In the car the other day, Peter used his cellphone to leave a message for himself on his office voicemail. It’s interesting, in a Nicholson Baker-ish way, that there is already a convention for how to leave such messages. After all, they are pretty new. I think I first started leaving them while I was working on my dissertation, so mid to late 1990s; I left them from payphones, if I happened to be downtown when a revision occurred to me. It felt awkward, mostly because I wasn’t sure how to address myself. Now everyone knows: in a monotone, in the imperative mode, with cryptic succinctness.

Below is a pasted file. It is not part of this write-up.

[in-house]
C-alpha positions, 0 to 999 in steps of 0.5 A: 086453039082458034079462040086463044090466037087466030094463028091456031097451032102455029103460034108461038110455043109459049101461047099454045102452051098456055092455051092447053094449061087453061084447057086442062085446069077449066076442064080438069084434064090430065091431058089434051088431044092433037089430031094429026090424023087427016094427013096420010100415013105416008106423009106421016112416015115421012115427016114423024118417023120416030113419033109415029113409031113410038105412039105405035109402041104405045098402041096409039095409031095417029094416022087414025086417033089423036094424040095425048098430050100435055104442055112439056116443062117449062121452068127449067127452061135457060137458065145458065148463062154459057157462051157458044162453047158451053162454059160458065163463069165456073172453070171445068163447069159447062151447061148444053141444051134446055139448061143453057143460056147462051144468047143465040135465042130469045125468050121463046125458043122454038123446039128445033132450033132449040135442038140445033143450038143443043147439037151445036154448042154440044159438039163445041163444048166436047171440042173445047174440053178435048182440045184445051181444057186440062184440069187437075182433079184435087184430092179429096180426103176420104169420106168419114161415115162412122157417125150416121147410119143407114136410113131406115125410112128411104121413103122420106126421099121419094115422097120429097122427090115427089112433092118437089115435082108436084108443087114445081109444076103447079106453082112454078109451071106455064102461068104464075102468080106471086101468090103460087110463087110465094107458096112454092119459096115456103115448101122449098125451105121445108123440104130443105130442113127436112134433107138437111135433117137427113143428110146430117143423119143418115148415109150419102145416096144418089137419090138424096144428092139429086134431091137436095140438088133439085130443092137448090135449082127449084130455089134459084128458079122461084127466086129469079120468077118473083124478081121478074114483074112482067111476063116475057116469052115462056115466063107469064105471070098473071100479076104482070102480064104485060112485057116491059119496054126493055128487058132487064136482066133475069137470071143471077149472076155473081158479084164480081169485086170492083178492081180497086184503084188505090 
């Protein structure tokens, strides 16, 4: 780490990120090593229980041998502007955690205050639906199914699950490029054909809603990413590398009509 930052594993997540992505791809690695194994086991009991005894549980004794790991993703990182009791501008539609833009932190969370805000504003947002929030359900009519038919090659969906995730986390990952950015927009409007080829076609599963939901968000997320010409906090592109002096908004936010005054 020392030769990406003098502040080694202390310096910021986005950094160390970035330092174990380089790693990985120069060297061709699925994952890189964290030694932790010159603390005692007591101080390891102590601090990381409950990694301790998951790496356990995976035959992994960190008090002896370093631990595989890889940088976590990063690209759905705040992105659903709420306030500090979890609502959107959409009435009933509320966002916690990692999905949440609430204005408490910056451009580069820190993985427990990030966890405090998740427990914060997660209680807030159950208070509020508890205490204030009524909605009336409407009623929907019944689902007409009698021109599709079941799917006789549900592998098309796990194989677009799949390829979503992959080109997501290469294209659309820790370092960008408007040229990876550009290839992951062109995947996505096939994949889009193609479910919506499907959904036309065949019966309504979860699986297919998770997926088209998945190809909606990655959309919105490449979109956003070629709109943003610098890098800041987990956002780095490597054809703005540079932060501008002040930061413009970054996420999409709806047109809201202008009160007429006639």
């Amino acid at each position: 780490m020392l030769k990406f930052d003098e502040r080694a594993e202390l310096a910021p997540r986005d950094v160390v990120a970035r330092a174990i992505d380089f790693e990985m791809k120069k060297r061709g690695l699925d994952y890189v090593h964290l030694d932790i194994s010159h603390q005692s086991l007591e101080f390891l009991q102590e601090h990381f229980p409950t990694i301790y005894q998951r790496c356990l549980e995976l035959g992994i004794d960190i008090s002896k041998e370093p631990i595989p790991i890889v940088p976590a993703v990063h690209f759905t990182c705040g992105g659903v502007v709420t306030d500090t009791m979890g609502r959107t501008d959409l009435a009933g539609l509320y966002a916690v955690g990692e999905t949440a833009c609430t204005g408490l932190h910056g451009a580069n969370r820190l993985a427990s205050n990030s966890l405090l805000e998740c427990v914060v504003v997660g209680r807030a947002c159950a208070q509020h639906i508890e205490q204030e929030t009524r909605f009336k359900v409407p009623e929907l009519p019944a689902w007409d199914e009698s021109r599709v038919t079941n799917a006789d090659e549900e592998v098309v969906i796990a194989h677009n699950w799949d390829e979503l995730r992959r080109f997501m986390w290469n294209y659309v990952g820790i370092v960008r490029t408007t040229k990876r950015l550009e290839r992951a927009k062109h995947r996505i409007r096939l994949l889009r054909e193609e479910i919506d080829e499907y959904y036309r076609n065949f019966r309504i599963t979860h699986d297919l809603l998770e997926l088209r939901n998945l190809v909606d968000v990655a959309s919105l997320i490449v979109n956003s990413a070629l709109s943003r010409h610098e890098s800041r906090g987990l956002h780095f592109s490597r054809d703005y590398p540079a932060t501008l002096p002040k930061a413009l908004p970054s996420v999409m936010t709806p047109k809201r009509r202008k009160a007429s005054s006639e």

On the other hand, why so parsimonious? This isn’t a linguistic context that our ancestors faced in the Pleistocene, so natural selection has had no hand in shaping the etiquette. It isn’t clear to me that it really is more economical to speak in such a stilted, artificial way. It saves effort to write in telegraphese, sure, but writing is more cumbersome than talking, and it takes effort to drain a sentence of all tonal nuance. Is it just fear of being overheard and thought dotty that prompts one to drop the social niceties?